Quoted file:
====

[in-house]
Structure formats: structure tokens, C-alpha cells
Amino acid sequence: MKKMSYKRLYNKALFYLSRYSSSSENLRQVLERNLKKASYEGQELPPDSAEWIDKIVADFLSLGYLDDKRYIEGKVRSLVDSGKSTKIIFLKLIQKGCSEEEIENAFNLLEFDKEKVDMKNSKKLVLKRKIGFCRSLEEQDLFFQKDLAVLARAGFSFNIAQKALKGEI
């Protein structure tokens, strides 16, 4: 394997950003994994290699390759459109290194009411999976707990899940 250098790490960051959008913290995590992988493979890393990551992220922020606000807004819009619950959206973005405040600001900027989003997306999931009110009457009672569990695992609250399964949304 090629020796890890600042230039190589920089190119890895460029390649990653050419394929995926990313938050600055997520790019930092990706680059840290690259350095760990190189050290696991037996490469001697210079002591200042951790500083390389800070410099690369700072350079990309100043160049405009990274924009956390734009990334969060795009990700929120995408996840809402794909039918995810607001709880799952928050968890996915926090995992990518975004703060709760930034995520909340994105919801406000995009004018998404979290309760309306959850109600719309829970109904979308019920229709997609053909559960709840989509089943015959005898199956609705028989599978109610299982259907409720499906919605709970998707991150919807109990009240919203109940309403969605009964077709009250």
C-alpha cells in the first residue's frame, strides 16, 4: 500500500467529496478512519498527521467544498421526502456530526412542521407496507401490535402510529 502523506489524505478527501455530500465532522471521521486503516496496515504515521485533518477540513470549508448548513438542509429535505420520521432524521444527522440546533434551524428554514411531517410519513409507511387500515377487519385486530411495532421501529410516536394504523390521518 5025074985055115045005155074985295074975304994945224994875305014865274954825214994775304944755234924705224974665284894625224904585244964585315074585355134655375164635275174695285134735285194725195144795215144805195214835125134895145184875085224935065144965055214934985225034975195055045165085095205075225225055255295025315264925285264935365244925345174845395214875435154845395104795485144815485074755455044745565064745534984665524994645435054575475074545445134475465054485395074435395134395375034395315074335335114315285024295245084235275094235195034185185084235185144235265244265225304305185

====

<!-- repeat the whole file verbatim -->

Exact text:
[in-house]
Structure formats: structure tokens, C-alpha cells
Amino acid sequence: MKKMSYKRLYNKALFYLSRYSSSSENLRQVLERNLKKASYEGQELPPDSAEWIDKIVADFLSLGYLDDKRYIEGKVRSLVDSGKSTKIIFLKLIQKGCSEEEIENAFNLLEFDKEKVDMKNSKKLVLKRKIGFCRSLEEQDLFFQKDLAVLARAGFSFNIAQKALKGEI
């Protein structure tokens, strides 16, 4: 394997950003994994290699390759459109290194009411999976707990899940 250098790490960051959008913290995590992988493979890393990551992220922020606000807004819009619950959206973005405040600001900027989003997306999931009110009457009672569990695992609250399964949304 090629020796890890600042230039190589920089190119890895460029390649990653050419394929995926990313938050600055997520790019930092990706680059840290690259350095760990190189050290696991037996490469001697210079002591200042951790500083390389800070410099690369700072350079990309100043160049405009990274924009956390734009990334969060795009990700929120995408996840809402794909039918995810607001709880799952928050968890996915926090995992990518975004703060709760930034995520909340994105919801406000995009004018998404979290309760309306959850109600719309829970109904979308019920229709997609053909559960709840989509089943015959005898199956609705028989599978109610299982259907409720499906919605709970998707991150919807109990009240919203109940309403969605009964077709009250």
C-alpha cells in the first residue's frame, strides 16, 4: 500500500467529496478512519498527521467544498421526502456530526412542521407496507401490535402510529 502523506489524505478527501455530500465532522471521521486503516496496515504515521485533518477540513470549508448548513438542509429535505420520521432524521444527522440546533434551524428554514411531517410519513409507511387500515377487519385486530411495532421501529410516536394504523390521518 5025074985055115045005155074985295074975304994945224994875305014865274954825214994775304944755234924705224974665284894625224904585244964585315074585355134655375164635275174695285134735285194725195144795215144805195214835125134895145184875085224935065144965055214934985225034975195055045165085095205075225225055255295025315264925285264935365244925345174845395214875435154845395104795485144815485074755455044745565064745534984665524994645435054575475074545445134475465054485395074435395134395375034395315074335335114315285024295245084235275094235195034185185084235185144235265244265225304305185